The Deputy Prime Minister also appeared to admit that young voters who "dream of a better future" were now unlikely to back the Lib Dems. But he sidestepped questions over whether or not he had offered to resign two weeks ago in the wake of devastating European and English council election results.
Those humiliations were compounded last week when the party received less than 3 per cent of the votes in the Newark by-election.
But Mr Clegg said that standing aside would not solve his party's problems.
Taking questions after a speech widely seen as marking the start of the Lib Dems 2015 election campaign, Mr Clegg said: "If I thought a year before the general election all the issues that face us could be solved magically and could float off like the morning mist by just changing personnel at the top and spending several months talking to ourselves of course I'd think (about it). But I just think what is sensible for the party."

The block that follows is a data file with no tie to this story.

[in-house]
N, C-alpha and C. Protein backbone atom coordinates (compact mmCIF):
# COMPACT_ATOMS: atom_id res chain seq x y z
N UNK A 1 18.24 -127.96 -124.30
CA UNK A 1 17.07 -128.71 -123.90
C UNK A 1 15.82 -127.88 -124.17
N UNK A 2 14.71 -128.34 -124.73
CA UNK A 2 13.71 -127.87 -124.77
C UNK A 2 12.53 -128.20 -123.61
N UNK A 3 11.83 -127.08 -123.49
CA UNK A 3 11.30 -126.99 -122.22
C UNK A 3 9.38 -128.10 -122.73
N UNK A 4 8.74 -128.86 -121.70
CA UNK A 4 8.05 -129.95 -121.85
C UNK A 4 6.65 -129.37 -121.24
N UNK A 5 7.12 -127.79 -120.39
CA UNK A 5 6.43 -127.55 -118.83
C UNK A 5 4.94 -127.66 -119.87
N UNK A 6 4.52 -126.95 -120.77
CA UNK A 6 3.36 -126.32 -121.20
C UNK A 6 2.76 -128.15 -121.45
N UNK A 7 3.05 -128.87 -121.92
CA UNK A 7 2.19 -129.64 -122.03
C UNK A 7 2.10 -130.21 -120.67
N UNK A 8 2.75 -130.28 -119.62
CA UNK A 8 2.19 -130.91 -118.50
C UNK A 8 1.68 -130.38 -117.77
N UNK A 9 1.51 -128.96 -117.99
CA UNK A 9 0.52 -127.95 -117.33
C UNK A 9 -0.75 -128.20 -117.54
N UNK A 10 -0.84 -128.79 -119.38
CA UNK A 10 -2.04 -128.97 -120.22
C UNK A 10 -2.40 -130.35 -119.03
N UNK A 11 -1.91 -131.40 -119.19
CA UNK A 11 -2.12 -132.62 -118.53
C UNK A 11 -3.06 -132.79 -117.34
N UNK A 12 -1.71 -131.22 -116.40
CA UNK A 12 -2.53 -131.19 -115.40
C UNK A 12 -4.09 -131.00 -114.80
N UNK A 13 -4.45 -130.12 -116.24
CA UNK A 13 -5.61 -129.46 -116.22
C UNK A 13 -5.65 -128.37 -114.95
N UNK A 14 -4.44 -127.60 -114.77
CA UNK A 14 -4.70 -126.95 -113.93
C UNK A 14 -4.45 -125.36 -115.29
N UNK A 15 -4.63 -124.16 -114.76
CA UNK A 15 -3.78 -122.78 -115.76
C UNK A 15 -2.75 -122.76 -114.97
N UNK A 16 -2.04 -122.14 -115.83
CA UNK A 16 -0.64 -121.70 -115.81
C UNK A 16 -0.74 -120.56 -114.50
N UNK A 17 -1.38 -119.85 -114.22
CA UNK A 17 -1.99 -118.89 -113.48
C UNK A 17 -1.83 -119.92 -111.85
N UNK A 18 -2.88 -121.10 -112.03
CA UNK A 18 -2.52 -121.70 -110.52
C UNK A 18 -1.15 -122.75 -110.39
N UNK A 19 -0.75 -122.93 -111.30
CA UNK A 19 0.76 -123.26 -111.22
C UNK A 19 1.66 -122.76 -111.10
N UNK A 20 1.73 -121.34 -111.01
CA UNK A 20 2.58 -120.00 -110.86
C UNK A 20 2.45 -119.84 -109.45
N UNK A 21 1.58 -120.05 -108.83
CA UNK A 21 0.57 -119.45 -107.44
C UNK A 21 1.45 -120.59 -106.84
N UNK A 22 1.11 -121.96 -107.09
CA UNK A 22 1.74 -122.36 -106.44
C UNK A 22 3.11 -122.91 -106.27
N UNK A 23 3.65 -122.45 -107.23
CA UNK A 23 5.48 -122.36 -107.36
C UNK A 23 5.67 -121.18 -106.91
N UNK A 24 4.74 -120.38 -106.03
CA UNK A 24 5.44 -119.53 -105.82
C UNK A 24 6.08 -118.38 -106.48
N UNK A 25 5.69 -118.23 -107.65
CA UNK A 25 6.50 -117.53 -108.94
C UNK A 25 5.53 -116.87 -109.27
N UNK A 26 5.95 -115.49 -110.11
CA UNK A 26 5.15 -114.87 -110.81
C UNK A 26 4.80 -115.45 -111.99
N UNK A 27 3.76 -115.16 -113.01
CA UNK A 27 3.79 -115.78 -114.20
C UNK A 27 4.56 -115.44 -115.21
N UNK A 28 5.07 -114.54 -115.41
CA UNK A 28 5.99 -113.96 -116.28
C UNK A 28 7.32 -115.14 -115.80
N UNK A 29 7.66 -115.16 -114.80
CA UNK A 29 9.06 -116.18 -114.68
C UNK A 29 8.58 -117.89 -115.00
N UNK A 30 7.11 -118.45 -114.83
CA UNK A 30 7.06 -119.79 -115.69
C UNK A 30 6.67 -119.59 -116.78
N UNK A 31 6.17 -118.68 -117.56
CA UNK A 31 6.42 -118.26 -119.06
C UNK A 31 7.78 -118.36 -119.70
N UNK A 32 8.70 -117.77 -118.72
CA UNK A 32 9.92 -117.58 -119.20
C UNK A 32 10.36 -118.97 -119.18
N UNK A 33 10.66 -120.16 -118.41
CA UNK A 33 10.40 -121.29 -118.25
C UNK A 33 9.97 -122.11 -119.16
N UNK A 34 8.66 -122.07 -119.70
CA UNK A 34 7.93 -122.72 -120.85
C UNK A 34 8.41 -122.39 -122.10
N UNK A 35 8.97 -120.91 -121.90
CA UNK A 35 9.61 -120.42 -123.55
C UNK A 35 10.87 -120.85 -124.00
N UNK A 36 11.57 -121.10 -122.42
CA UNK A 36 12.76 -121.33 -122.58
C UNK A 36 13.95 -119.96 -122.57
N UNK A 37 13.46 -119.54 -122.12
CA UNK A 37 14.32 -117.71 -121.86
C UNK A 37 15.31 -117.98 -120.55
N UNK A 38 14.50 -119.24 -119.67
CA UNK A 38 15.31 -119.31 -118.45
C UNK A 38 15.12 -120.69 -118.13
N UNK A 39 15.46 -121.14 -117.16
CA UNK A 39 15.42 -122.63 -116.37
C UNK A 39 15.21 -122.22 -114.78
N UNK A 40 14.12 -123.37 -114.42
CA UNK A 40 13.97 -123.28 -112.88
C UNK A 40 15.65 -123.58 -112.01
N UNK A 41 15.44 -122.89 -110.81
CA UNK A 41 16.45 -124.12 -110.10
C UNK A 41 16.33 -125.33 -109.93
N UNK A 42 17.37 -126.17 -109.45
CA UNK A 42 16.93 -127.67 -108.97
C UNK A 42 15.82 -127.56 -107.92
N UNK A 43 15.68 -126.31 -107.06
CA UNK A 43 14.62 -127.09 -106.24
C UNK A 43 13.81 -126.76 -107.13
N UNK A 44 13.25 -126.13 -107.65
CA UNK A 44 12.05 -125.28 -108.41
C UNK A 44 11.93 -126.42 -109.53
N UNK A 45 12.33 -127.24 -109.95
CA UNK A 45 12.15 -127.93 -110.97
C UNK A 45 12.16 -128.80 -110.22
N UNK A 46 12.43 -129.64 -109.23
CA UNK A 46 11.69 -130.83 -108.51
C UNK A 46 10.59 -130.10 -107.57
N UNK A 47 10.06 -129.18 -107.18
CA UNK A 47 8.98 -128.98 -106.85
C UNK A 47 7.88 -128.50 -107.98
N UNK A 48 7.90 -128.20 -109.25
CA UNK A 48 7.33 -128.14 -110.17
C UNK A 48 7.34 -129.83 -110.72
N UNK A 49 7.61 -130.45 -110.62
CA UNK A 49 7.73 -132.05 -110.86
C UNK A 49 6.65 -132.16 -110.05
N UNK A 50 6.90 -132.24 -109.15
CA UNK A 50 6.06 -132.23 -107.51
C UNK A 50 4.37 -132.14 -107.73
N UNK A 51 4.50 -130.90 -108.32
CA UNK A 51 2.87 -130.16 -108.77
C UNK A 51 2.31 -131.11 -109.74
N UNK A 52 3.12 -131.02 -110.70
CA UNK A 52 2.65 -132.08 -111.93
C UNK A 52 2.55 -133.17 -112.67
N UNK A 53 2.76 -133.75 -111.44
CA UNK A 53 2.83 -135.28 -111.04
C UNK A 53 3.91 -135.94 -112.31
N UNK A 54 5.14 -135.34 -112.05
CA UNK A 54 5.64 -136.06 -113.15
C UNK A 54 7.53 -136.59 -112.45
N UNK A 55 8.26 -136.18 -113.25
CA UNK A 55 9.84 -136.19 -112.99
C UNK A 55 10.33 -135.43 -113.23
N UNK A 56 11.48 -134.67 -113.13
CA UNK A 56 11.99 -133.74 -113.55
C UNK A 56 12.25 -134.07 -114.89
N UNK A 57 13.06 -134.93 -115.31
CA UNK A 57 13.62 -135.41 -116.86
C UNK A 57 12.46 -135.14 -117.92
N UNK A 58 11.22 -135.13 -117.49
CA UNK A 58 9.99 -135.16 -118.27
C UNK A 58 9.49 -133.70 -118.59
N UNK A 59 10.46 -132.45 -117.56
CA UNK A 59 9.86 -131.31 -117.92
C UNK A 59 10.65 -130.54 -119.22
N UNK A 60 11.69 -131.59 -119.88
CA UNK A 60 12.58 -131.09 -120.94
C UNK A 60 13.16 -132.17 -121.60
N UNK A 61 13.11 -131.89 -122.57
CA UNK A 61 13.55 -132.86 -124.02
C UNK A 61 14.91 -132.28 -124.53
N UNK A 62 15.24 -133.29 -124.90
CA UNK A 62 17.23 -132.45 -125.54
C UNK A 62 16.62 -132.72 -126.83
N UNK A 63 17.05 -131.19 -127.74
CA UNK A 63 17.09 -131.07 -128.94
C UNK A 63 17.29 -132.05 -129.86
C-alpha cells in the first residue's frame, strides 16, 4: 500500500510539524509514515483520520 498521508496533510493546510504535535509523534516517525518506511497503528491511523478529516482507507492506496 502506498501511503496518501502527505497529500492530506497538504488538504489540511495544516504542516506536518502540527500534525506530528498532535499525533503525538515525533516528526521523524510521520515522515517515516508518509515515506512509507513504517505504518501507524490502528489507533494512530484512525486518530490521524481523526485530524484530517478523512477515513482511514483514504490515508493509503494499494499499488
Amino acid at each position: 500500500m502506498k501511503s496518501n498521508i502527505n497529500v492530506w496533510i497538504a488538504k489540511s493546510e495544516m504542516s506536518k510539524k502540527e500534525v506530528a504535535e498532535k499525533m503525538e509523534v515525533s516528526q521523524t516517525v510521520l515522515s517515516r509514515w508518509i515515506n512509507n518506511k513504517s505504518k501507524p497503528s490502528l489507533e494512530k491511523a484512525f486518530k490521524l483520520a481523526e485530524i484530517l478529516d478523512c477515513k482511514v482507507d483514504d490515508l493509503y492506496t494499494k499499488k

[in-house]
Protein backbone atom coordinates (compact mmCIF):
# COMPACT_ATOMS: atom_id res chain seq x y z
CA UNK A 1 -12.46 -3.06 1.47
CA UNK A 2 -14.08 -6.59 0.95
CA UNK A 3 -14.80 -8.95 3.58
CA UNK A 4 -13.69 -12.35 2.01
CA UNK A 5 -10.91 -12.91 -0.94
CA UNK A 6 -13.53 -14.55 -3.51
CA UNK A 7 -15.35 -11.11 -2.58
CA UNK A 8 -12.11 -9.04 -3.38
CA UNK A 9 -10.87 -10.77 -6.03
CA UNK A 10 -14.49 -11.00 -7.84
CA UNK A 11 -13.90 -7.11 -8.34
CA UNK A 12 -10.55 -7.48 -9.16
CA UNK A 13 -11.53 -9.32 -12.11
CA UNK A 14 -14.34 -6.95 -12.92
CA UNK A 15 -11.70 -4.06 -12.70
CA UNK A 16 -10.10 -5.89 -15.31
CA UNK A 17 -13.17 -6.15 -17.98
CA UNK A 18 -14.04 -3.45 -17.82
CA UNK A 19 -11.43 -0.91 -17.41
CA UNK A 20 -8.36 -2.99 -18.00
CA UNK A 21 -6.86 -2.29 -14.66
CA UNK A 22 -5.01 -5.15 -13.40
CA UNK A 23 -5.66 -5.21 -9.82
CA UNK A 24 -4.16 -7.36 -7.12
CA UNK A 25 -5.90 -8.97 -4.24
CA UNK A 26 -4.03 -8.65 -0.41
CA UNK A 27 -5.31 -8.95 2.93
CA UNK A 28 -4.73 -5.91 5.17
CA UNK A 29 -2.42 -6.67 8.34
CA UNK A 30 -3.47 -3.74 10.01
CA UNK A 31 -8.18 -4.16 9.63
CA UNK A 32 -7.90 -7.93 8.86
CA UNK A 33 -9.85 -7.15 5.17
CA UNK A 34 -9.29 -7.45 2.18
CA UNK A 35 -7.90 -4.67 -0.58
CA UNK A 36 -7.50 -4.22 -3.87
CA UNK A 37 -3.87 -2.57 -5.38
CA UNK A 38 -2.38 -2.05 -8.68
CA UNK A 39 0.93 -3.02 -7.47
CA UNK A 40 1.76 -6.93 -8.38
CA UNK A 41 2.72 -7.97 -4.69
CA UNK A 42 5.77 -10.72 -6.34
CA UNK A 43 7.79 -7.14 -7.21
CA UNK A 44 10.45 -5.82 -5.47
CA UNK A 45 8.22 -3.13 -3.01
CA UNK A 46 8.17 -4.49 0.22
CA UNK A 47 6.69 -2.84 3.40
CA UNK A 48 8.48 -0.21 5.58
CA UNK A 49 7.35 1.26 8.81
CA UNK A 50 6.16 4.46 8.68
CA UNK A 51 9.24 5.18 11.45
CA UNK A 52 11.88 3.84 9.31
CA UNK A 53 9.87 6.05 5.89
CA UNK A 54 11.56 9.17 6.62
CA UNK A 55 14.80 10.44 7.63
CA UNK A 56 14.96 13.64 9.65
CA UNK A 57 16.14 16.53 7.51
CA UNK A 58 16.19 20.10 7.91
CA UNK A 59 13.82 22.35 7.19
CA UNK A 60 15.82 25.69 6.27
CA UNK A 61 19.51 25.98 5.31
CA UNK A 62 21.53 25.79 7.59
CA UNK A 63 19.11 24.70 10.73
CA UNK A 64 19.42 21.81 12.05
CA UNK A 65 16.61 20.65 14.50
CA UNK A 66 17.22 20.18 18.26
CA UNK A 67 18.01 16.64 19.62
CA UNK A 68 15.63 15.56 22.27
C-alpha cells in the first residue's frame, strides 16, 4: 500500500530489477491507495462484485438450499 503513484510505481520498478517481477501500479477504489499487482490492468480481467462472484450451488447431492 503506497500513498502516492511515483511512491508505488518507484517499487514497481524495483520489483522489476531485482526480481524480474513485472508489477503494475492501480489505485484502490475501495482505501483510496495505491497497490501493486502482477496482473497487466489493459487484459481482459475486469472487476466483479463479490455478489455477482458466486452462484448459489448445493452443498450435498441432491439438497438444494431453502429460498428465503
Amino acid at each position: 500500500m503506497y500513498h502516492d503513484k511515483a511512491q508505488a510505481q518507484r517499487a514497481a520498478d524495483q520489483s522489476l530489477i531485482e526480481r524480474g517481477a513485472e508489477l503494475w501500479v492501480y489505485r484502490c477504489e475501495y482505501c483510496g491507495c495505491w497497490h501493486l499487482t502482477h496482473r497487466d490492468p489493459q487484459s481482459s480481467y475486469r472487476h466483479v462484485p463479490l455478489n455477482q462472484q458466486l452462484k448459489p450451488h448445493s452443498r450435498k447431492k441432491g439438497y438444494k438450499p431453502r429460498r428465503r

At the weekend Lord Smith, a Liberal Democrat peer, described Mr Clegg as "dead in the water".
During his speech Mr Clegg distanced himself from the Tories' economic policy and outlined plans to move his party on from austerity politics after the next general election, in a move seen as an overture to Labour. Last week speculation mounted over possible future coalition talks between the two, after it emerged that senior MPs from both parties had been holding meetings.